Silk in Warfare
One of the many myths I am consistently confronted with is that silk is fragile and requires special care. Part of the history of silk is the history of mankind...which means its a blood soaked history of brutal warfare. Not just because the Chinese Emperors made the smuggling of silk worms and mulberry trees a crime punishable by death. But literal warfare. The Romans were first introduced to silk through warfare when they saw the silk banners of the Parthians in 53 BC. And to this day, silk painting is a beautiful art form, with silk being a wonderful medium for Medieval recreationsits.
But while the Parthian banners were a peripheral use of Silk in Warfare, there were far more direct uses. Like Genghis Kahn insisting his troops have shirts made of silk. This wasn't vanity or ego on the part of the great Kahn. Silk, when densely woven, is surprisingly resistant to damage. In the case of the Mongolian army, it acted in conjunction with the lamellar armour. If an arrow managed to pierce the plate of the lamellar, the silk undershirt could halt penetration before it got too far, allowing for easy extraction after battle. Silk is just not that fragile and damn useful overall.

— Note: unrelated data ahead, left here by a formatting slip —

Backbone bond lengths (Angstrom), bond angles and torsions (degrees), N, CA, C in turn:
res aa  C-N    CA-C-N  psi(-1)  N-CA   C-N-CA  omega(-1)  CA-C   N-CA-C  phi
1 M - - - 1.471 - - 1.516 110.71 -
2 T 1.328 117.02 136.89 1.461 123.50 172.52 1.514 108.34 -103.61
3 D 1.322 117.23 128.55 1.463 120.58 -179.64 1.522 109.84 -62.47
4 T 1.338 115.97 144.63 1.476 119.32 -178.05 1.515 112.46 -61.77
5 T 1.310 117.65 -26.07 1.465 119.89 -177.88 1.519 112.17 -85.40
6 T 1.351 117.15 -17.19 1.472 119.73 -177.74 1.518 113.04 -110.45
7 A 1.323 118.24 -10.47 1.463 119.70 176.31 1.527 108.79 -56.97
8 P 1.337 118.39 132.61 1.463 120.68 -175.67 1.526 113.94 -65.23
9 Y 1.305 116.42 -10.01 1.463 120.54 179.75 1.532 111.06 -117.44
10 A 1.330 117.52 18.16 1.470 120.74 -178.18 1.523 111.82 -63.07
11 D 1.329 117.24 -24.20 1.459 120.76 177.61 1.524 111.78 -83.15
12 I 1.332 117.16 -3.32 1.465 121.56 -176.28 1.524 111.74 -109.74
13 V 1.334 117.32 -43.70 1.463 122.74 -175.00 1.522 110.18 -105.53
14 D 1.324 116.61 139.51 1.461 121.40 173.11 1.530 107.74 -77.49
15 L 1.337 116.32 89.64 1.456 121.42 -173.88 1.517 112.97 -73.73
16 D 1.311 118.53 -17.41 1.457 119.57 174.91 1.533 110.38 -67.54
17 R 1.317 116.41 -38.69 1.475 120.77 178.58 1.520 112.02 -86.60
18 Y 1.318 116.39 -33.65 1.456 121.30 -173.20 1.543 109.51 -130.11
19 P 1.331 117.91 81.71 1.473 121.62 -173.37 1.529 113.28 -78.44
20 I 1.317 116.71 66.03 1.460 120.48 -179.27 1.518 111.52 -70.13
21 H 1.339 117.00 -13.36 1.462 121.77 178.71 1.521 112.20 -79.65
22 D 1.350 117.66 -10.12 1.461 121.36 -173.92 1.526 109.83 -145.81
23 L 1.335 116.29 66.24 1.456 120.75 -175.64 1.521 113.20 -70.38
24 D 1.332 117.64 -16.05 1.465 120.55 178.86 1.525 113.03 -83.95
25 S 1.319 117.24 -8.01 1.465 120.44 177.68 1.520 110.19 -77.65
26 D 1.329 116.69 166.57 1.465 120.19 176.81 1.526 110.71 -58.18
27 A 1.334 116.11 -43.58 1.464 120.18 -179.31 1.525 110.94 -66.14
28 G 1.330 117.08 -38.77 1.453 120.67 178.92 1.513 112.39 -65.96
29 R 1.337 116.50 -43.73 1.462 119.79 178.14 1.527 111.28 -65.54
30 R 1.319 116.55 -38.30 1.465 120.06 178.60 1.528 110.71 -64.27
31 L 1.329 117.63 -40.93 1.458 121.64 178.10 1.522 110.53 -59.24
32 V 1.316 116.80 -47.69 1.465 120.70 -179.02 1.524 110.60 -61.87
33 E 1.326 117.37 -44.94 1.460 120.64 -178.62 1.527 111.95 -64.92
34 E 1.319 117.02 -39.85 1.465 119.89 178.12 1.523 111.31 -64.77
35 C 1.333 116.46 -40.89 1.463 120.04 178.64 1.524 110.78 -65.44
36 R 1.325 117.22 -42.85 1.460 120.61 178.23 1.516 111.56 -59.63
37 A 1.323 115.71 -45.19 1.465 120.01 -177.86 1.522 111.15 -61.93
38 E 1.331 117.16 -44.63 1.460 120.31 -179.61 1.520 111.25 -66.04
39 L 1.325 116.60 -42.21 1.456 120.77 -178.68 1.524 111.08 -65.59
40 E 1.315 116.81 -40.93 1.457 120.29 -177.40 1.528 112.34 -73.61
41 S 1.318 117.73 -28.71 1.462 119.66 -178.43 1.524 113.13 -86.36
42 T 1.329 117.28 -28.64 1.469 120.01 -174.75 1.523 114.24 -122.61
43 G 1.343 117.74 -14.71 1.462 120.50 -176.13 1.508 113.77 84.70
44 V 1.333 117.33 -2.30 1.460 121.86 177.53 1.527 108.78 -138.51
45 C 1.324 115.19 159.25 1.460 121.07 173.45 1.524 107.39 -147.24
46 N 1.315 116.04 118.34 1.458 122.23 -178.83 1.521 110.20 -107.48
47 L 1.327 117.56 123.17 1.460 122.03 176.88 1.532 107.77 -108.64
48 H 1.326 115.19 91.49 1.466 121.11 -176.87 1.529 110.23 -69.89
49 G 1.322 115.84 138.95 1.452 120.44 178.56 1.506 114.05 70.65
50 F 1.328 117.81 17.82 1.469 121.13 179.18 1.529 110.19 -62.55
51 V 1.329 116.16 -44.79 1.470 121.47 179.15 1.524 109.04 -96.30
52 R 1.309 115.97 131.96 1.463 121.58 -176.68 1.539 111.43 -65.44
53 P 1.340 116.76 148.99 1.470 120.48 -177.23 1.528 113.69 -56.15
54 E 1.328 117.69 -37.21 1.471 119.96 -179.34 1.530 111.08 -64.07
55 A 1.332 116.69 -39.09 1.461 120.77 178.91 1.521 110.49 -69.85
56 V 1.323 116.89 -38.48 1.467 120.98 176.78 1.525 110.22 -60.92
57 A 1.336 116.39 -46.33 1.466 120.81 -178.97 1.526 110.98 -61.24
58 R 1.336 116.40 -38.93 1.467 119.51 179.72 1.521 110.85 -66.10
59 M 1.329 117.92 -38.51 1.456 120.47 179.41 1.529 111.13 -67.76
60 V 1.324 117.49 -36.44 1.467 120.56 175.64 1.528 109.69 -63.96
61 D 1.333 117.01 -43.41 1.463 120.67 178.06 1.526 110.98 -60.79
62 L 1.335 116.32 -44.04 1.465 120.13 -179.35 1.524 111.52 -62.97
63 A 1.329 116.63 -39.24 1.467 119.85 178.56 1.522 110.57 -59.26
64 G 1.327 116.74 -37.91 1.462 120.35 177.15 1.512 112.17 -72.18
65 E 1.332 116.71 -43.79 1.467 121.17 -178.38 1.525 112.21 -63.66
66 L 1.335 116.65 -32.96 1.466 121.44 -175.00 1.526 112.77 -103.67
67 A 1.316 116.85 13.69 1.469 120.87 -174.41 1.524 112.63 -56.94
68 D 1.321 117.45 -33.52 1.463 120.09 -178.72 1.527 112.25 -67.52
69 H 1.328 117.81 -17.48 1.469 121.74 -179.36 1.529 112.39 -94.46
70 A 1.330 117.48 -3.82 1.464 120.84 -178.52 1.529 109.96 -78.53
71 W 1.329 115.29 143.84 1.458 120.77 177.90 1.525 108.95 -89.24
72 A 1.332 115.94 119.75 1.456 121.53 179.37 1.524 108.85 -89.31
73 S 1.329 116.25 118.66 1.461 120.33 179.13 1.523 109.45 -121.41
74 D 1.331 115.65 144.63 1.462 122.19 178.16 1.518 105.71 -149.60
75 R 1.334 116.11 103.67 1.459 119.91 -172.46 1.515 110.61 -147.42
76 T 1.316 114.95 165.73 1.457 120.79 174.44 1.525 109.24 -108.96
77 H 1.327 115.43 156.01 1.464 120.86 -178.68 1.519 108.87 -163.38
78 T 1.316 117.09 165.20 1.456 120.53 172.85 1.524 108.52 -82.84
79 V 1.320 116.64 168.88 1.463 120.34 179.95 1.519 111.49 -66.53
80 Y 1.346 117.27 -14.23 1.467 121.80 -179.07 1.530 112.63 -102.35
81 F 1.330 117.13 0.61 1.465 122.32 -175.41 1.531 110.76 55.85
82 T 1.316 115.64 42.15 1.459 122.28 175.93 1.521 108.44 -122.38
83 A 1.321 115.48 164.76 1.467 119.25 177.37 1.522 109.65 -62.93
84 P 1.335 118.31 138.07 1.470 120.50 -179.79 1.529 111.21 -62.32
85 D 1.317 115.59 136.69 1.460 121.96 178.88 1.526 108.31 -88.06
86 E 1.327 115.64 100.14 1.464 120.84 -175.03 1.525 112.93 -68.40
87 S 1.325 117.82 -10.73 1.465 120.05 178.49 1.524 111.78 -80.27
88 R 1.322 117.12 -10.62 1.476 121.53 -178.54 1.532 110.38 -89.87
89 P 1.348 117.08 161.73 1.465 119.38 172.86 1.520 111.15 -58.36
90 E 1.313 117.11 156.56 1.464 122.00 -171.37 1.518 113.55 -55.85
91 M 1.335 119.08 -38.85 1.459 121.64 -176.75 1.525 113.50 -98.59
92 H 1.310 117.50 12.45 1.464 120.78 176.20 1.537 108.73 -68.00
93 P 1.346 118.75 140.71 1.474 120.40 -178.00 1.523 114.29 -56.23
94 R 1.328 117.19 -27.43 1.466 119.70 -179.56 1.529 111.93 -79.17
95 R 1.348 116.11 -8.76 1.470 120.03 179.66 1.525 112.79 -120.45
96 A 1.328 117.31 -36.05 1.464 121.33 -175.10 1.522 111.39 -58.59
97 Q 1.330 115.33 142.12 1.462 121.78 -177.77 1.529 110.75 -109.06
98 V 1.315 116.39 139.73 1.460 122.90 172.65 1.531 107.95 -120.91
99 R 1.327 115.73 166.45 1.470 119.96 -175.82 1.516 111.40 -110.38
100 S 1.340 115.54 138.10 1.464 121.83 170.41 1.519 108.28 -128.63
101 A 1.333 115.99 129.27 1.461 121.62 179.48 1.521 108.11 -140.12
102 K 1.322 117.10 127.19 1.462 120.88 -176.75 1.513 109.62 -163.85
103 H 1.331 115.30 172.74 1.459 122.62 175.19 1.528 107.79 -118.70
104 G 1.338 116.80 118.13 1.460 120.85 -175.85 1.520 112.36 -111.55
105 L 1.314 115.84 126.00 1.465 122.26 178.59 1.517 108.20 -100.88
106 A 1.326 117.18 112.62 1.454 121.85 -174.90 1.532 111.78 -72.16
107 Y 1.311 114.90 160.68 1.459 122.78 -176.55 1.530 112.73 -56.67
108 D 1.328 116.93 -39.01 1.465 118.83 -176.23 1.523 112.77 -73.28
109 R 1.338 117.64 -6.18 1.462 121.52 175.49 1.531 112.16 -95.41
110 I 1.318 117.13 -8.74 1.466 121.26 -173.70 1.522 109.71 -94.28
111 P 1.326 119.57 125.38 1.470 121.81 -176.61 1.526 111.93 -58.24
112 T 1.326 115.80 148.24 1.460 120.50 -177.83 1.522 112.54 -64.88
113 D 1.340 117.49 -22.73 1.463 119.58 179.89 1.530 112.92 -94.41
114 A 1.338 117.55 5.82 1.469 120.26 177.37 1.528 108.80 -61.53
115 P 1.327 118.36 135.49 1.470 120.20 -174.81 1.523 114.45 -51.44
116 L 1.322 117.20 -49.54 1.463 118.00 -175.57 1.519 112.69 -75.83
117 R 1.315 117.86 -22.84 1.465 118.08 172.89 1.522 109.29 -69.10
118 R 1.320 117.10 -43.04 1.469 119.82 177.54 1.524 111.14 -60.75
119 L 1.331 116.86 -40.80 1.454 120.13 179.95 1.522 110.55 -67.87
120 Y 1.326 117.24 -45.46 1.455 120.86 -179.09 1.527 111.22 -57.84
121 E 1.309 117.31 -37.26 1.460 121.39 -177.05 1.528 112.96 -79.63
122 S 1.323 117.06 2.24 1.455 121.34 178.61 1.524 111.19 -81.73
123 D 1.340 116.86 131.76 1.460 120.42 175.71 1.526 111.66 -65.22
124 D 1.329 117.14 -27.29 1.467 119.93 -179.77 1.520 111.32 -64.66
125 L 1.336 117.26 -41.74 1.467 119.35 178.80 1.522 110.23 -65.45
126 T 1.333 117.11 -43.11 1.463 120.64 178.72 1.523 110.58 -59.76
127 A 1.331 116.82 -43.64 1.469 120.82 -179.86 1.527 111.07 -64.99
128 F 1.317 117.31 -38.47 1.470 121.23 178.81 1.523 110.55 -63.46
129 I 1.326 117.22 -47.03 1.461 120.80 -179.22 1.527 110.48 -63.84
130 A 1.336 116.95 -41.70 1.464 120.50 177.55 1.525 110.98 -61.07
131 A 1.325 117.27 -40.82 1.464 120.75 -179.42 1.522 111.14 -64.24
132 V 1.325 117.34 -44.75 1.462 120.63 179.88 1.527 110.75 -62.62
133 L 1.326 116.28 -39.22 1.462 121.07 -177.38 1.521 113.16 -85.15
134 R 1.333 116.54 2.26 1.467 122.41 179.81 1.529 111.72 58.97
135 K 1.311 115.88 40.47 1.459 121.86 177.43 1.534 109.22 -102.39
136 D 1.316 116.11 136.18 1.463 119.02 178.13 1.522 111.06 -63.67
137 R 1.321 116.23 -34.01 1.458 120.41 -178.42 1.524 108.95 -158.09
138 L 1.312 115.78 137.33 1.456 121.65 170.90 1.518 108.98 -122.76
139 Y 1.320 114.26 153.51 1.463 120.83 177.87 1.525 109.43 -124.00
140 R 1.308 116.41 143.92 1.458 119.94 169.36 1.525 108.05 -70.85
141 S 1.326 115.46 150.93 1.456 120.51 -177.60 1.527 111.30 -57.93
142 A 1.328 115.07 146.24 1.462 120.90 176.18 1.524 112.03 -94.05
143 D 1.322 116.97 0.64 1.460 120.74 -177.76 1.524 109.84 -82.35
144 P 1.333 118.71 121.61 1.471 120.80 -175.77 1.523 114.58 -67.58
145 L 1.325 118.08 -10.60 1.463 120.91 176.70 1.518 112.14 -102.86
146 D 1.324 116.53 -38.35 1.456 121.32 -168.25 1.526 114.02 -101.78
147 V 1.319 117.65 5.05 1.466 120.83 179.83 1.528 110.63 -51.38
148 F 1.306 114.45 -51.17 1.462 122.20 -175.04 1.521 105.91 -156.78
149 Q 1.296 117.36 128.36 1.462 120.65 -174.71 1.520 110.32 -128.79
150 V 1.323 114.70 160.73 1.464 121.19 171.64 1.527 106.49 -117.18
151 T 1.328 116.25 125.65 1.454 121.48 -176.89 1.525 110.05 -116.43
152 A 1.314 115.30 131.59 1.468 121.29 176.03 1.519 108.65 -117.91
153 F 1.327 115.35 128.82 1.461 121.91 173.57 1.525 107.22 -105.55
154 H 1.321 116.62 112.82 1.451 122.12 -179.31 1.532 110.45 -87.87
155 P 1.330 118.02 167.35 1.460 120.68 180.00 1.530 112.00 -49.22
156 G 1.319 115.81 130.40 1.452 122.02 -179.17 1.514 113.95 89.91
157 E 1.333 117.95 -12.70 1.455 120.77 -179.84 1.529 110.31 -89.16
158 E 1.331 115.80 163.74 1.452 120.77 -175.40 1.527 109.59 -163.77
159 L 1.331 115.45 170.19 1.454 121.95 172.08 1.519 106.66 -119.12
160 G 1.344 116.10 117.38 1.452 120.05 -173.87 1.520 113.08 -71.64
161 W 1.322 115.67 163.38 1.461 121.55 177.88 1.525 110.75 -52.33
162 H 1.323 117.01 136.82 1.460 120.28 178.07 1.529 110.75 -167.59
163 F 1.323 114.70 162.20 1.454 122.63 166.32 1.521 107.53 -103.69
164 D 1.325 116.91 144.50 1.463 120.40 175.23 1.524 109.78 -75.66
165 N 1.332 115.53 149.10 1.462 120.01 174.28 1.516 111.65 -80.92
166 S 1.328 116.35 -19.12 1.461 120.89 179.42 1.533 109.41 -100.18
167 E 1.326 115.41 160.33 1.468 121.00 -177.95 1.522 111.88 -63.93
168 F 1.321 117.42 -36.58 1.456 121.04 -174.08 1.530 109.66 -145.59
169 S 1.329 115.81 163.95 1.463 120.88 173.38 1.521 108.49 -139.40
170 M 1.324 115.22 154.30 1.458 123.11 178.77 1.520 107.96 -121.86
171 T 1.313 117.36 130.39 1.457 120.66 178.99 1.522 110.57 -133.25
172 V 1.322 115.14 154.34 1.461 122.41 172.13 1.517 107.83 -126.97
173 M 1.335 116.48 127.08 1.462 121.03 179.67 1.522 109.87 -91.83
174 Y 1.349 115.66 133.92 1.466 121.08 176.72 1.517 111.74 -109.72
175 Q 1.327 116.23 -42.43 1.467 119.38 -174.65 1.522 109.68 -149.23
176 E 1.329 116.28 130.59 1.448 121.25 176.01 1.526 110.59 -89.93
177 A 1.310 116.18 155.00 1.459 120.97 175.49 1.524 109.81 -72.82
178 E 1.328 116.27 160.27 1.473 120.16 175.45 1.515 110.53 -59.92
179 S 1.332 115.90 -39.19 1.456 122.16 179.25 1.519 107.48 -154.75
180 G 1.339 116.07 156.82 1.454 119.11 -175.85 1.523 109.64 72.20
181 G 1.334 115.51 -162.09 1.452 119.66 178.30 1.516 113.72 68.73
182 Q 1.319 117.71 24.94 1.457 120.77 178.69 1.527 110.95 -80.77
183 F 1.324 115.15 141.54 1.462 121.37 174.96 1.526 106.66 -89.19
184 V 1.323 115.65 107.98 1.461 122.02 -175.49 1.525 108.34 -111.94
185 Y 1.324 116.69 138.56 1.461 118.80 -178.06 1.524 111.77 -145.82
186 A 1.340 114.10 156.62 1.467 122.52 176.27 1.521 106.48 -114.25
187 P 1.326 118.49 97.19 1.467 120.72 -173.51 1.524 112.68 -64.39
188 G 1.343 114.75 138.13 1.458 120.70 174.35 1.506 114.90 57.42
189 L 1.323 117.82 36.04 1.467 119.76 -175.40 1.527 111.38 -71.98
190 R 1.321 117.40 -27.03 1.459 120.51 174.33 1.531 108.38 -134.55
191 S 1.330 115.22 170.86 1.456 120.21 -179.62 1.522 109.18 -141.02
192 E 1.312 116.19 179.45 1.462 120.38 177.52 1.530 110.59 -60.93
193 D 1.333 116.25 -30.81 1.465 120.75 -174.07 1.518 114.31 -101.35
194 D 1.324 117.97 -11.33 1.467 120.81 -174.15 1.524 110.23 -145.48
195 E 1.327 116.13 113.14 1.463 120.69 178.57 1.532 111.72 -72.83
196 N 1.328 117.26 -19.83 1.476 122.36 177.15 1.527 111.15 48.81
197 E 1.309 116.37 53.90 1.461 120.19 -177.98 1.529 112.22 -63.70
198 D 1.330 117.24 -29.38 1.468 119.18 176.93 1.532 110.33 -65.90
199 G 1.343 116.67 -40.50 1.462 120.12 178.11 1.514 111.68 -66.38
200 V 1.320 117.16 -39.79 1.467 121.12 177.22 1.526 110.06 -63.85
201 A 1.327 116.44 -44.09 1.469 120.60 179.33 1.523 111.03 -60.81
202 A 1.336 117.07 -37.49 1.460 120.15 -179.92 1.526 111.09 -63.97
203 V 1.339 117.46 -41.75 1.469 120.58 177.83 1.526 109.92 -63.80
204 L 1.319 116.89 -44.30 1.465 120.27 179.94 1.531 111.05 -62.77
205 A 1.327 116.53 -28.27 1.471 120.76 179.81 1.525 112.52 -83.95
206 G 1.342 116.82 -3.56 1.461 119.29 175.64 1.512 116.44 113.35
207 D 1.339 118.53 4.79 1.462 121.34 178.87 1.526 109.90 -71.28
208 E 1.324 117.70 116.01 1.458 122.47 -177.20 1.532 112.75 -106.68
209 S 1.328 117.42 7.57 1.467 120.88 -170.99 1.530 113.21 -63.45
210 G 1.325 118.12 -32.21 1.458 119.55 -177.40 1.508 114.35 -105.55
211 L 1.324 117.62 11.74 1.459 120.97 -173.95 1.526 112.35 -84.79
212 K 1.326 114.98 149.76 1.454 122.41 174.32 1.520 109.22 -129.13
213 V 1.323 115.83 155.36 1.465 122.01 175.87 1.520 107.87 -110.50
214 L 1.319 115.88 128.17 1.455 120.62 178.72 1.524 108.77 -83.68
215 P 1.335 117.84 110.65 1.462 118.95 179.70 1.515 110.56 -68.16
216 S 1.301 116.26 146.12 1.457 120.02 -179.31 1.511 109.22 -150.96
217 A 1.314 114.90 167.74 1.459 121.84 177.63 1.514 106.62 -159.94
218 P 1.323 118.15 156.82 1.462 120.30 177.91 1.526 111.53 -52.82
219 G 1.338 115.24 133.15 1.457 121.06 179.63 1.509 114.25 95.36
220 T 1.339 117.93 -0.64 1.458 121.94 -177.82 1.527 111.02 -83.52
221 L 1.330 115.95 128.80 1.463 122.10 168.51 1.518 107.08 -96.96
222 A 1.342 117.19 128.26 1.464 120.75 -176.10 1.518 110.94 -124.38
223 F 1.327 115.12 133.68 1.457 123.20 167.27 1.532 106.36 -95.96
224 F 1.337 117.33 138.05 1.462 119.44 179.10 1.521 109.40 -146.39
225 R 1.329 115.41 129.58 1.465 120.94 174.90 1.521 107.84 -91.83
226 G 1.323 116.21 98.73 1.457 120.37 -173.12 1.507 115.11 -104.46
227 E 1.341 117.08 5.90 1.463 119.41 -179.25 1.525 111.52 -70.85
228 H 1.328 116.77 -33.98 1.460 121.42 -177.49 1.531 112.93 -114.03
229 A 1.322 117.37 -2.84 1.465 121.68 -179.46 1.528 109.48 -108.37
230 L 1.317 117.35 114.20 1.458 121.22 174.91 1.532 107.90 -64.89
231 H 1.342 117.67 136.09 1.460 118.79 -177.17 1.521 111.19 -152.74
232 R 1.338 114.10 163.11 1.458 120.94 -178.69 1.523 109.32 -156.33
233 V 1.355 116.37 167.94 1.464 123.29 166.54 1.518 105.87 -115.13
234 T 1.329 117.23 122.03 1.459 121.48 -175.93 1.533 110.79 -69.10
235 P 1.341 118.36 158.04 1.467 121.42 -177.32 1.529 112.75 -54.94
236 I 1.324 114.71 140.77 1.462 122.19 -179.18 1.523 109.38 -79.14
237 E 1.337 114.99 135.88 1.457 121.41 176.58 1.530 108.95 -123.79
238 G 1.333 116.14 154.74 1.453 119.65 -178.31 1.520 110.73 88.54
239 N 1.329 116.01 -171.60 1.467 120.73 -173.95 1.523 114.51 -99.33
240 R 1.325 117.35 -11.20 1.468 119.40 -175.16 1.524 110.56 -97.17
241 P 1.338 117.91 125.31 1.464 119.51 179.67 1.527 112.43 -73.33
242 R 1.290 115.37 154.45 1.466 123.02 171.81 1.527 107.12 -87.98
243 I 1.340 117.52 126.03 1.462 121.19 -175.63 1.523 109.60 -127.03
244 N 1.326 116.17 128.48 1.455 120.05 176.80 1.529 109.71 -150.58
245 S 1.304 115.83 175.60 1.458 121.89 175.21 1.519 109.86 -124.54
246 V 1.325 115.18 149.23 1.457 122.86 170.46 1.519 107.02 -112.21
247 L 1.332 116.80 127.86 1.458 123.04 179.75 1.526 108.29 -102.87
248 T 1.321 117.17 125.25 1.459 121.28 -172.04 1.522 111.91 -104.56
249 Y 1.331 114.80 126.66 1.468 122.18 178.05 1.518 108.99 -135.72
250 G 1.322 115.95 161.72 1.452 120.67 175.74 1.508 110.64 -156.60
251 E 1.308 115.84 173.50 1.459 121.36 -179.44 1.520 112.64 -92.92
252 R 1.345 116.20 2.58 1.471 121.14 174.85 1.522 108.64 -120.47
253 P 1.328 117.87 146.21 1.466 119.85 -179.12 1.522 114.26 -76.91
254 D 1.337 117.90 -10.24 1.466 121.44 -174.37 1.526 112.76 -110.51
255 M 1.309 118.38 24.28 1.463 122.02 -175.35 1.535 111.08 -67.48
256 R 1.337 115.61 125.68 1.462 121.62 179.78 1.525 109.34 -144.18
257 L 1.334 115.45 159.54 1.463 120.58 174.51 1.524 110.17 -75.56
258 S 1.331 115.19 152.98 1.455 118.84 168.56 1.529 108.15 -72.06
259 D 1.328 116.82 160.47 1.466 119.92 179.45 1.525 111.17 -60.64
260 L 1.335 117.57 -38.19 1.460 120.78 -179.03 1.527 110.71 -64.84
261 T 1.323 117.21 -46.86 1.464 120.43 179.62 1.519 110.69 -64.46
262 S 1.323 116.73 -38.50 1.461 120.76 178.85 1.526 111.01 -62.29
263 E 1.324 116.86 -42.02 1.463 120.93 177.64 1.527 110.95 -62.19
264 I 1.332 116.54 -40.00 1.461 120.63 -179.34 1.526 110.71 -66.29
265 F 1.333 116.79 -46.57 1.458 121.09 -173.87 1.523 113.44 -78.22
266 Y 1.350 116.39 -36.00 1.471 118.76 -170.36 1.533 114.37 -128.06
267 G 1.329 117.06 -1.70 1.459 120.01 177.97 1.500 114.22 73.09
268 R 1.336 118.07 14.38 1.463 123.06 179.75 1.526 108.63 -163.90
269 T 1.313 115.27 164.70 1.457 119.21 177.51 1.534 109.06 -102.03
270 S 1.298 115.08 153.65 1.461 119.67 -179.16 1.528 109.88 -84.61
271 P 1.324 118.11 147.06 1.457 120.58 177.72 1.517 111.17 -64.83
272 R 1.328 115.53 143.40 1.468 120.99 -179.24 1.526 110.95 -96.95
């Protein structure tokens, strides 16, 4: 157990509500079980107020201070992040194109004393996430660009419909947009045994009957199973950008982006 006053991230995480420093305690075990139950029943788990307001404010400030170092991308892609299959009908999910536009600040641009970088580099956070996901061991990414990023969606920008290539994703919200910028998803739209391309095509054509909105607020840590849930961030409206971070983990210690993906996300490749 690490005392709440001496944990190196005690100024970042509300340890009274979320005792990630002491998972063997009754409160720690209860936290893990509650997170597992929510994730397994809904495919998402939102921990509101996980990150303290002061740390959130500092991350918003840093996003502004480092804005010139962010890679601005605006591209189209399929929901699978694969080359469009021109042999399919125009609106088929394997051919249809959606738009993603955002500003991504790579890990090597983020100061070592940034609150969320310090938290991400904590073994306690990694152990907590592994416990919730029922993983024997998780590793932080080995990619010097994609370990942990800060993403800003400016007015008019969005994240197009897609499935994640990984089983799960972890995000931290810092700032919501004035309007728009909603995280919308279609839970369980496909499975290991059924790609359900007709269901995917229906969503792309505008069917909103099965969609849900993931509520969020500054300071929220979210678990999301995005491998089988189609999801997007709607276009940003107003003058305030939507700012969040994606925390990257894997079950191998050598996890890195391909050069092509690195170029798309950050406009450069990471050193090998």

Moving east, the Japanese also utilized silk in warfare. Not just useful for the Kimono, the Japanese also used silk for Horo. Essentially, this was a large framework over which was placed silk, which was worn by messengers. The reason was not just to mark the messenger as a person of importance, because wearing such an ostentatious item surely marked one as a target. The Horo was designed to deflect arrows shot at the messenger. The linked video is about 11 minutes long, but if you fast forward to about 9 minutes, you get to see a reproduction Horo in action...it is glorious. If you watch the whole video, you learn that the translation of Horo...is arrow catcher.
In addition to the east, the west also found a use for silk in warfare. Namely, parachutes. Up until the Japanese placed an embargo on the US during World War II, parachutes were made out of silk. After the embargo, the US still needed parachutes, and fortunately for us, technology had advanced enough that Nylon was able to step in and take the strain. Once on the ground, there was no expectation of recovering the silk for another jump, but many GI's would pack it up anyway and ship it home.
Silk has a long history globally. Not just in fashion, but as life saving measures for military throughout history, and in to medicine. So when someone says silk is delicate--tell it to the Mongols.